Spain violated the free speech rights of a Basque independence politician, a European court has ruled.
Tasio Erkizia Almandoz had complained to the European Court of Human Rights (ECHR) after he was convicted of paying tribute to a former member of the separatist organisation, ETA.
Almandoz — a former Basque pro-independence politician — had given a speech in December 2008 at an unauthorised event honouring José Miguel Beñaran Ordeñana. Ordeñana, known as “Argala”, was a former member of ETA who had been murdered by the far-right thirty years earlier.
In 2011, Spain convicted Almandoz of “apology for terrorism” and sentenced him to one year in prison. He was also suspended from standing in elections for seven years.
According to the Spanish court, the politician’s speech “was part of a clear framework of support for specific terrorist actions”.
But on Tuesday, the ECHR ruled that Madrid had violated Almandoz’s essential human rights of freedom of expression.
“The applicant did not intend, either in the content of his remarks or in the manner in which they were formulated, to incite the use of violence or to justify or praise terrorism,” the Strasbourg court said.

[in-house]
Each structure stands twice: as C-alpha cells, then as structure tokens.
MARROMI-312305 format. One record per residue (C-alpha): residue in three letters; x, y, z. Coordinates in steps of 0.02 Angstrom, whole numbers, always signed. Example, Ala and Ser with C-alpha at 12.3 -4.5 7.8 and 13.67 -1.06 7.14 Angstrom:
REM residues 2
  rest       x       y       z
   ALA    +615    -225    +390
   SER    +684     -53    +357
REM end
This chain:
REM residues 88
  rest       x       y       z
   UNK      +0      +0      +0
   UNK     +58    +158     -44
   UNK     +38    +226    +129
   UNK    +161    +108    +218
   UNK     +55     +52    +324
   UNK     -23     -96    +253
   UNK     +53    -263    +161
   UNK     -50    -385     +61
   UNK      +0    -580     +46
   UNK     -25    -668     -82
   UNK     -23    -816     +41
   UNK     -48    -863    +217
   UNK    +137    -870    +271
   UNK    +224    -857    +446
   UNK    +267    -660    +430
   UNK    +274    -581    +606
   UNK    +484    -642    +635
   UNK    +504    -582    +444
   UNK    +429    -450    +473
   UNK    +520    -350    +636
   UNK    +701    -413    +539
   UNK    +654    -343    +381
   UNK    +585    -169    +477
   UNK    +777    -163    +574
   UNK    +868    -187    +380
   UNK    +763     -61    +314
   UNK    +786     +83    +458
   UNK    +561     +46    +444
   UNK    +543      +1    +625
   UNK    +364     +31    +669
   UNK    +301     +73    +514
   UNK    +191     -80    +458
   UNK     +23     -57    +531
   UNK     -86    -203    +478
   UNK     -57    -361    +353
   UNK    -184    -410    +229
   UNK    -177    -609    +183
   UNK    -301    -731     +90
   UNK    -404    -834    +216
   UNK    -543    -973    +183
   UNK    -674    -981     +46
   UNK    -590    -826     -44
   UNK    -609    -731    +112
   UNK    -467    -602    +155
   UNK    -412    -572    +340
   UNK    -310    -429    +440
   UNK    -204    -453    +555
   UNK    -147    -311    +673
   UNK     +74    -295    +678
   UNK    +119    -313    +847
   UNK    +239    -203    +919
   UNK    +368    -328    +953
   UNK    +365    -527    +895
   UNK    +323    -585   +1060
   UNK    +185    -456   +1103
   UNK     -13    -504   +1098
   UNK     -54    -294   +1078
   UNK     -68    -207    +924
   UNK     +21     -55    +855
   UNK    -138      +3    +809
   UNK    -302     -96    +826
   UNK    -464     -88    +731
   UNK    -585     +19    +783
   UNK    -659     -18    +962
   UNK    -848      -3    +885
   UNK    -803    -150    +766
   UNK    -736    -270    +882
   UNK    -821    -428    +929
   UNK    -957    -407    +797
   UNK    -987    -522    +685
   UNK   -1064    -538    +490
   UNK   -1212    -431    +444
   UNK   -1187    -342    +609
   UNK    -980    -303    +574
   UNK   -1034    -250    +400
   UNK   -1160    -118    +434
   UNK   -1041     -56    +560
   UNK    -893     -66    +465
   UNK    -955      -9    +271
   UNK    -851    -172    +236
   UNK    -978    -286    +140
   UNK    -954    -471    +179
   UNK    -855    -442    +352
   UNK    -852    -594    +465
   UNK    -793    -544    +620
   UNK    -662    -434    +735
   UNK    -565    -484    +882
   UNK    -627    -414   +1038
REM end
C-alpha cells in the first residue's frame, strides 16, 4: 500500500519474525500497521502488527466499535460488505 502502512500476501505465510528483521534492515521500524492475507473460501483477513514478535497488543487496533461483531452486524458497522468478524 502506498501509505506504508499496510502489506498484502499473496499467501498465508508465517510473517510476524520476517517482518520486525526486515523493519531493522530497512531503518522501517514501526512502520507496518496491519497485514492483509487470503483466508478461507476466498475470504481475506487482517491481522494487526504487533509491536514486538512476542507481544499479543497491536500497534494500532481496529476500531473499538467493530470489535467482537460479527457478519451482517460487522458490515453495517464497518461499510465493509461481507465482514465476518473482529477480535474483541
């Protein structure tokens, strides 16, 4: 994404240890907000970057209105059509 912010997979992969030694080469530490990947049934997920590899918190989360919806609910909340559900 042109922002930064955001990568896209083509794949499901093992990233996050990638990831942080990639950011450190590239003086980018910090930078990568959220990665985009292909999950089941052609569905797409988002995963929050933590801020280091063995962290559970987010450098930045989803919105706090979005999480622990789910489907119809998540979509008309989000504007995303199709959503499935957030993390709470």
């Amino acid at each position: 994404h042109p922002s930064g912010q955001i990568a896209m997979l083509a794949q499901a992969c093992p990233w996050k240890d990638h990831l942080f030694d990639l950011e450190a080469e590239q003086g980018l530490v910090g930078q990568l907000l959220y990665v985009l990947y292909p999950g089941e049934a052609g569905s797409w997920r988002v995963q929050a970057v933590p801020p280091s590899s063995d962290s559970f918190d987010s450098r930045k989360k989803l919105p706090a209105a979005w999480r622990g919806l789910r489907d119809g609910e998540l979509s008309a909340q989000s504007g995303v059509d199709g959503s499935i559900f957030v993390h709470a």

At the time of events Almandoz was not speaking as a politician, the court added, saying that his speech “as a whole did not incite the use of violence or armed resistance, either directly or indirectly”.
Four of the court’s seven judges ruled that Spain had therefore violated his free speech rights under Article 10 of the European Convention on Human Rights.
Almandoz had argued that his speech had the “sole aim” of establishing a democratic and peaceful process for the independence of the Basque Country.
Spain has been ordered to pay the former politician €6,000 for non-pecuniary damage and €5,000 for “costs and expenses”.